There is some discussion in various corners of the blogsphere about the Stockdale Paradox, taken from Good to Great: Why Some Companies Make the Leap… and Others Don’t by Jim Collins.
Naill Doherty in his blog Disrupting the Rabblement talks about how he thinks this is a great book, and in particular why the perspective of Adm. Jim Stockdale, held by the Vietnamese for many years is good for personal development. This is an old blog post, but I’ve read Doherty off and on for years. I was reminded of this post by IO9, my source for news I care about.
I think the words are useful to trainees in science, too:
You must retain faith that you will prevail in the end, regardless of the difficulties.
AND at the same time…
You must confront the most brutal facts of your current reality, whatever they might be.
Can’t get much more honest than that. If you don’t want the Phd, or TT position or Tenure its glorious self, then you probably won’t get it.
It’s a fine line between believing in yourself and being honest enough to understand reality. That reality includes not only your position as a trainee (or serf), but also what your talents are. The problems with the impostor syndrome (I’ve fooled them all for so very long) fall into both of these baskets.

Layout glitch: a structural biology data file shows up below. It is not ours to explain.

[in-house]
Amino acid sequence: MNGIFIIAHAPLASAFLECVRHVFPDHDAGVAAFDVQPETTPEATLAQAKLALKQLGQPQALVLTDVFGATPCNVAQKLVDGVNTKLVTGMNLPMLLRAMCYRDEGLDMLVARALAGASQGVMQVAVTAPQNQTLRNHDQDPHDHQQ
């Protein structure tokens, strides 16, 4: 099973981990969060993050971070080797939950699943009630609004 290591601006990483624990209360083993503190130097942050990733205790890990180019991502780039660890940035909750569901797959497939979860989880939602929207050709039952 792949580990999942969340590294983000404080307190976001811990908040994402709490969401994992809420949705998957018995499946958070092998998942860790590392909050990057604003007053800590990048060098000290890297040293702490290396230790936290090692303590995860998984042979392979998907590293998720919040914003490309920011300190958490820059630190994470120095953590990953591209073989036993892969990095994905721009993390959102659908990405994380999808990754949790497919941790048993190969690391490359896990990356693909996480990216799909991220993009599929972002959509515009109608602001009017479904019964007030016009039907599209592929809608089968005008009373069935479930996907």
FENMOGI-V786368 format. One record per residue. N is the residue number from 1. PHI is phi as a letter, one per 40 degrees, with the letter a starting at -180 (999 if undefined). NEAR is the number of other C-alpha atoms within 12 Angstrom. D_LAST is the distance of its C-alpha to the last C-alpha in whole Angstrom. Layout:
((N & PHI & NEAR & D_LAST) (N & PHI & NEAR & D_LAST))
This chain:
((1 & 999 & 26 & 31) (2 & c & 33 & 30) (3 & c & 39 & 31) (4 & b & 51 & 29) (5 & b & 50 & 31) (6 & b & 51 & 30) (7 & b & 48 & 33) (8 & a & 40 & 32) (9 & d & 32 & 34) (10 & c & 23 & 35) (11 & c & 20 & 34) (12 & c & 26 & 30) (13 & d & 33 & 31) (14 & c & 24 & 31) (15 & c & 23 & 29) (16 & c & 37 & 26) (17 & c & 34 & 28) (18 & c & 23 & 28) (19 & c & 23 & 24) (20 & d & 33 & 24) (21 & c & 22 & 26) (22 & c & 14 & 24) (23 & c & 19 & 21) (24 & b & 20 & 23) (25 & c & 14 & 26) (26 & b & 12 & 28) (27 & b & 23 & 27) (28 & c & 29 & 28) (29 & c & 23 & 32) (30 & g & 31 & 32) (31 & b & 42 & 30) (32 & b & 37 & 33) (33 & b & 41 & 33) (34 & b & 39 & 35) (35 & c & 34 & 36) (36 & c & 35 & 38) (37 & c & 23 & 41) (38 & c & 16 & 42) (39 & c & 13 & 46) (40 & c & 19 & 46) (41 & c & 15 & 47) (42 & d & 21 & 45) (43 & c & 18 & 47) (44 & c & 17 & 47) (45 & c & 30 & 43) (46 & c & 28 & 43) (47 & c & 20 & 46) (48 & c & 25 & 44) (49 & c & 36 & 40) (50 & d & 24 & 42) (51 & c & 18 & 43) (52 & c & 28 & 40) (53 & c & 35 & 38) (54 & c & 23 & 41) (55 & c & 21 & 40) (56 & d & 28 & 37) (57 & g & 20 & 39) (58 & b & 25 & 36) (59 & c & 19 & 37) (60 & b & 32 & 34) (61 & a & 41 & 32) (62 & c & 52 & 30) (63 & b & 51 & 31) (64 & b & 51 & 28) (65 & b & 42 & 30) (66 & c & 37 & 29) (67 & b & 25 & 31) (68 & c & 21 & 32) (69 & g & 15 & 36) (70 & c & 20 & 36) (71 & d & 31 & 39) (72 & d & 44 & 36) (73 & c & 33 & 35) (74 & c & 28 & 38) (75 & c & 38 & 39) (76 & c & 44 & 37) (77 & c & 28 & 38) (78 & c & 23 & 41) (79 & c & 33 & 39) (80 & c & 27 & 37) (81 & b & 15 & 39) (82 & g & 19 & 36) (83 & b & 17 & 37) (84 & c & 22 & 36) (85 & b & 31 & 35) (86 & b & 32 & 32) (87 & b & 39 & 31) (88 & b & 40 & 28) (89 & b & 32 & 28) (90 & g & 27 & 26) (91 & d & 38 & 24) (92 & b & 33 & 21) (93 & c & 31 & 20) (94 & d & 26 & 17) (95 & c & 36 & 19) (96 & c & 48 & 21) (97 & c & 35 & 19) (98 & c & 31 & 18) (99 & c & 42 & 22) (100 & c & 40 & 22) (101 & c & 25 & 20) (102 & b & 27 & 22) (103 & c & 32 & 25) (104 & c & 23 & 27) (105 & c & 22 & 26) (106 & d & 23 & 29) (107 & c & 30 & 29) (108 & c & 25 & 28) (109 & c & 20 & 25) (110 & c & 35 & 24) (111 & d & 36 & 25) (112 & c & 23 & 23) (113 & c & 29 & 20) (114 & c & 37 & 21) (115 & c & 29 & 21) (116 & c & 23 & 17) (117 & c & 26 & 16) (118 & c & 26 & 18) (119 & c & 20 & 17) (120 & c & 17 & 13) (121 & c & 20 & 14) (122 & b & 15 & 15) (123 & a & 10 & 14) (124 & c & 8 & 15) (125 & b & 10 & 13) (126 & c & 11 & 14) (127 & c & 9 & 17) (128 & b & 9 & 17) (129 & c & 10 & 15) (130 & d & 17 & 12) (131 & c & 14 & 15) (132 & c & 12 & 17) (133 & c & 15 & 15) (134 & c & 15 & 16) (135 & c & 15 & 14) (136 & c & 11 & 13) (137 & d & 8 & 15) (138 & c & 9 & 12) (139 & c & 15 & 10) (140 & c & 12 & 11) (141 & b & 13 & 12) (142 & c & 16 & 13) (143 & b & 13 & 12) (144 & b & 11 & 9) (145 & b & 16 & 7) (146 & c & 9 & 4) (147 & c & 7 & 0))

Many of the failures I’ve seen over the years stem from problems with the second parts. There are people who refuse to acknowledge what they don’t know, what being a trainee is (no, you are not a junior faculty person), or think that there are no nasty creatures in the forest.
Both lots of people I know don’t understand how good they are. They don’t believe they will prevail, that they will succeed. Or they secretly think that they are good enough, but are afraid that by thinking this they will “jinx” their opportunity to succeed.
That these problems break down along gender lines will surprise no one. But other than using that fact as insight into yourself, it doesn’t really matter to you when you think about this as applied to yourself. For mentors, this is one more tool for helping the trainees.
This advice is useful to me, too, in thinking about what comes next for me. I need to be brutally honest with myself about where I am and what I want. Easier said than done.